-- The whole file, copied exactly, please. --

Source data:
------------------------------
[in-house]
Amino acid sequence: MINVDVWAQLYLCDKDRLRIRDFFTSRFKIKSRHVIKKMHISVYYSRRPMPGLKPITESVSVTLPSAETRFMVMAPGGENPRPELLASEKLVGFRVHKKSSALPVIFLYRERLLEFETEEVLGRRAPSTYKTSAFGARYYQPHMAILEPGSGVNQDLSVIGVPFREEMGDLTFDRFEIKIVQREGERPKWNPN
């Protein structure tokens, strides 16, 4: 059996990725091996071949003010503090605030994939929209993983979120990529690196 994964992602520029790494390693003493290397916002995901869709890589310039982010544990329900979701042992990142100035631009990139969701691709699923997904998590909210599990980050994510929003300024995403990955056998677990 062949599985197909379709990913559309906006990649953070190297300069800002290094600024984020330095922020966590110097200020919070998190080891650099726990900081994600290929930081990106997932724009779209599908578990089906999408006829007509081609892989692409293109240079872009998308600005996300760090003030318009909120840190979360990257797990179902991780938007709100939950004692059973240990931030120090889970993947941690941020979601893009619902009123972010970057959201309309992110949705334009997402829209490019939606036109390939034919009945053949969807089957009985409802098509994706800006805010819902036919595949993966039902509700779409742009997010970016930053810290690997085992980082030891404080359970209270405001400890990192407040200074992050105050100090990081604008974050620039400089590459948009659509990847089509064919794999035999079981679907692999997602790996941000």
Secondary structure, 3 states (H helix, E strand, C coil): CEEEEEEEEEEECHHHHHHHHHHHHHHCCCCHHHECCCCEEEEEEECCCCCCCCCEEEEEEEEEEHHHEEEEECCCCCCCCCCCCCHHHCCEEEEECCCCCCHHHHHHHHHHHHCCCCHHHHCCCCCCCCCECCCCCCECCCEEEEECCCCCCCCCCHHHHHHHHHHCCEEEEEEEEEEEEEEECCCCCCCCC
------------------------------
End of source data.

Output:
[in-house]
Amino acid sequence: MINVDVWAQLYLCDKDRLRIRDFFTSRFKIKSRHVIKKMHISVYYSRRPMPGLKPITESVSVTLPSAETRFMVMAPGGENPRPELLASEKLVGFRVHKKSSALPVIFLYRERLLEFETEEVLGRRAPSTYKTSAFGARYYQPHMAILEPGSGVNQDLSVIGVPFREEMGDLTFDRFEIKIVQREGERPKWNPN
């Protein structure tokens, strides 16, 4: 059996990725091996071949003010503090605030994939929209993983979120990529690196 994964992602520029790494390693003493290397916002995901869709890589310039982010544990329900979701042992990142100035631009990139969701691709699923997904998590909210599990980050994510929003300024995403990955056998677990 062949599985197909379709990913559309906006990649953070190297300069800002290094600024984020330095922020966590110097200020919070998190080891650099726990900081994600290929930081990106997932724009779209599908578990089906999408006829007509081609892989692409293109240079872009998308600005996300760090003030318009909120840190979360990257797990179902991780938007709100939950004692059973240990931030120090889970993947941690941020979601893009619902009123972010970057959201309309992110949705334009997402829209490019939606036109390939034919009945053949969807089957009985409802098509994706800006805010819902036919595949993966039902509700779409742009997010970016930053810290690997085992980082030891404080359970209270405001400890990192407040200074992050105050100090990081604008974050620039400089590459948009659509990847089509064919794999035999079981679907692999997602790996941000």
Secondary structure, 3 states (H helix, E strand, C coil): CEEEEEEEEEEECHHHHHHHHHHHHHHCCCCHHHECCCCEEEEEEECCCCCCCCCEEEEEEEEEEHHHEEEEECCCCCCCCCCCCCHHHCCEEEEECCCCCCHHHHHHHHHHHHCCCCHHHHCCCCCCCCCECCCCCCECCCEEEEECCCCCCCCCCHHHHHHHHHHCCEEEEEEEEEEEEEEECCCCCCCCC